Each of these different types of buyers are facing unique challenges. If your primary buyer demographic is made up of small business owners, one problem they constantly face is cash-flow. If you are forcing them into long-term contracts with a large, upfront payment but your competitor is offering shorter-term contracts with flexible invoicing schedules (like monthly or quarterly), your buyer is going to view the competitor’s pricing more favorably.
Instead of forcing buyers to meet the best interests of your company, you could offer incentives when they do (e.g. better pricing for longer contract terms, etc.).
Our win-loss data suggests that companies who don’t carefully consider how they package their products and services, they immediately give that ‘too expensive’ vibe.
We know that your team spent forever on features that you all think are really cool, but your buyers might not share the same enthusiasm. Especially if these features don’t come baked in with that clear ROI we talked about above.
Your solution may be able to solve the buyer’s problem with 70% of the provided features. However, if you still feel it is necessary to demand a higher price for the additional 30% of features the buyer doesn’t need, you’ve instantly made your offering look too expensive, bloated, and maybe even too complicated.
This problem can only become worse if your competition is priced cheaper than you and has feature parity with your 70% feature set. Maybe if you have a small part of your market that does see value in the 30% of features, this seems like a perfect opportunity to have two separate offerings.
As we mentioned at the beginning of this article, many times when pricing is a negative factor in a sales opportunity it really comes down to whether or not the buyer could justify an ROI to the cost. Maybe your pricing-market fit is perfect, but the problem is actually just the way you are talking about pricing.
Many B2B buyers would tell you that buying a B2B solution is time-consuming, complicated, annoying, and frustrating.
Often, the most difficult part of a B2B buyer’s role in the buying process is selling the solution internally to their boss and other stakeholders.
If you don’t empower them to make the business case internally they’ll end up looking like they don’t know what they're talking about, and they are going to have a difficult time getting budget approval for the purchase.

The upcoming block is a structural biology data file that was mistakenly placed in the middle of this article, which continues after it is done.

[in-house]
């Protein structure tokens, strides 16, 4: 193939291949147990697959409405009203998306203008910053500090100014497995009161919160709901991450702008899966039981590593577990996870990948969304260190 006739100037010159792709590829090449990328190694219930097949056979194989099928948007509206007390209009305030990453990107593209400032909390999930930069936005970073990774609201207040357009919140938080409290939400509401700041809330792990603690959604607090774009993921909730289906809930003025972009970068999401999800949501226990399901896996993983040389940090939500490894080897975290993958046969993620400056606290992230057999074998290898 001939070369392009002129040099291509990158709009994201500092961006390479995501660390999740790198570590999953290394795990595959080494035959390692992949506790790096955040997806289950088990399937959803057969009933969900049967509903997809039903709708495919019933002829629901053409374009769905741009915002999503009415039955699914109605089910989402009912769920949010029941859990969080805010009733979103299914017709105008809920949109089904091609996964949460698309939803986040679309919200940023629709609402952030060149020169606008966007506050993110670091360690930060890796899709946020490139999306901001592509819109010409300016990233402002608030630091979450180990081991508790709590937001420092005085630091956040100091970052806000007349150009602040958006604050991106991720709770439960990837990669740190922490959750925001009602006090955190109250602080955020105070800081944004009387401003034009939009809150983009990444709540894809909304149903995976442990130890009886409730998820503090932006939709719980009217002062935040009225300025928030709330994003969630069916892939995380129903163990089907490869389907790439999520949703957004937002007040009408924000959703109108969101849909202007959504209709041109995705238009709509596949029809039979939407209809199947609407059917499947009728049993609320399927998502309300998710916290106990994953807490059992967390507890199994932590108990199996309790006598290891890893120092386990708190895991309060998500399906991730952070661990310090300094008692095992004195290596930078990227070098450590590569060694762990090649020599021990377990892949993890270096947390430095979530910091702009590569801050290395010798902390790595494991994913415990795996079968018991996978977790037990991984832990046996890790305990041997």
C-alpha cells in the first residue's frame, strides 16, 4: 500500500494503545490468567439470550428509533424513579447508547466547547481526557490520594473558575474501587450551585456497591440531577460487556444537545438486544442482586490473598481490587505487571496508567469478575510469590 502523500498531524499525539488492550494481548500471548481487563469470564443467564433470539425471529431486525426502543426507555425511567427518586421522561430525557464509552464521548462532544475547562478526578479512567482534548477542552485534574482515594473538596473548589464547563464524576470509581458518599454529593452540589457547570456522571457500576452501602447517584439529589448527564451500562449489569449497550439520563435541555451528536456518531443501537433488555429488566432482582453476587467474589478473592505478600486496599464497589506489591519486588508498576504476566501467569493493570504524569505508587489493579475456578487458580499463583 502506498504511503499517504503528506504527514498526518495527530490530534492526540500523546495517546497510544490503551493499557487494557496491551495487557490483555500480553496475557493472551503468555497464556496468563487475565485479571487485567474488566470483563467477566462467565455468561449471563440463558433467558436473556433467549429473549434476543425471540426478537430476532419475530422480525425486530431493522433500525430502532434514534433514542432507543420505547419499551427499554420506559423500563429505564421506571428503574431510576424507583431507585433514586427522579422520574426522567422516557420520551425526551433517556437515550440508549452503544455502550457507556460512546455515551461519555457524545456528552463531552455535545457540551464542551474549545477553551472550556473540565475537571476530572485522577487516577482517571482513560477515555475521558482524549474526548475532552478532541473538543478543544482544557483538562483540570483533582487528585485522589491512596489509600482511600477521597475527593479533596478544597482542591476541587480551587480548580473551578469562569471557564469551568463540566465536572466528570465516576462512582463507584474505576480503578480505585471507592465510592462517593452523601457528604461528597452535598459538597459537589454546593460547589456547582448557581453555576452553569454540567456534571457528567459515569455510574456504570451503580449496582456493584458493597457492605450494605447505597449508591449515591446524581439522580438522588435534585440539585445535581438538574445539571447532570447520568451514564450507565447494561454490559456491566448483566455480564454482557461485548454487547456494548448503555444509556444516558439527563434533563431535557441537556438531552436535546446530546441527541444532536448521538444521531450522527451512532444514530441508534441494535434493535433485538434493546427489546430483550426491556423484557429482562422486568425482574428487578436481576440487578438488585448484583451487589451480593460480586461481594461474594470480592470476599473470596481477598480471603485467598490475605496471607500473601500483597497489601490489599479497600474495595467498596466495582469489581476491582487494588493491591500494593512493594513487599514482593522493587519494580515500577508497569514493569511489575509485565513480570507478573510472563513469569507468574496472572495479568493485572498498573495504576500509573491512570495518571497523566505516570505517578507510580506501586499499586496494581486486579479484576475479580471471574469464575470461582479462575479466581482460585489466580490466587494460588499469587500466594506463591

It is critical to your sales win-rate that whenever pricing is presented to a buyer, it is done in a way that they clearly understand.
Even if your primary contact loves your product, they may go with your competitor simply because it was easier for them to get internal buy-in.
Be transparent with your pricing.
Many users claimed that a big pain point was not knowing the cost of the product upfront. Although there are obvious reasons for keeping your pricing a little close to the vest, the argument for putting your pricing on your website or giving it to the buyer upfront is compelling, too.
Being transparent with your pricing and avoiding/thoroughly explaining any hidden or all-encompassing fees can be the one thing that sets you apart in your buyer’s eyes.
One buyer said the company they were evaluating posted the pricing on their website so he could quickly calculate what it’d cost him and was able to get that approved by his manager. When he got the quote back after meeting with the sales rep, it was more than triple the amount he calculated from their website pricing.
There was an administrative fee that they tacked on that he wasn’t aware of. The buyer ended up feeling “baited & switched” because they appeared to have transparent pricing but ended up not being the case.
Clear pricing from the get-go is an instant selling point. Hidden terms and fees can detract from the usefulness of the product because the buyer can get so hung up on the price, and explaining what the “fees” entail can actually help your case.
There are many moments when the presentation of pricing can irk a buyer. One of them we see happen frequently and is a huge misstep happens during the negotiation stage.
Here is the conversation we see too often that kills trust and immediately makes a buyer feel like they are getting a bad deal: A salesperson presents the price as $100,000 a year.
The buyer asks, “Is there any discount available on this price?”
The salesperson says, “Let me go talk with my manager and see.”
They come back within minutes and immediately discount the price.
The seller instantly loses credibility with the buyer when this happens.
Why was the price so high if they were ready to discount so quickly? This mistake can damage rapport and credibility and is easily avoidable.
Lastly, while switching costs aren’t something that are normally looked at in pricing strategies, we want you to be mindful of it. You should have empathy about how switching costs impact your buyer’s decision.
Many times your selling team thinks about pricing in only the costs you present with your solution. However, buyers think about pricing differently. They have to do the entire calculus on additional fees, staffing impacts, and switching costs.
In a space where you are challenging a long-standing, market-dominating vendor, you may not win on just having a better feature set. For example, sometimes complicated solutions become so critical to a business that they become a key part of their operating mode. They might love your product more than the incumbent, but the switching costs are so prohibitive that no matter how much they like your product, they will not switch.
We’ve talked about some of the pitfalls we see companies fall into when pricing is a negative influence on their deal outcomes.
One of the best ways to understand if your pricing strategy is helping your company win, or if it is causing irritation with buyers and lost deals is with post-decision interviews with your buyers.
Asking them how pricing impacted their decision is invaluable data to inform you on any adjustments you may need to make.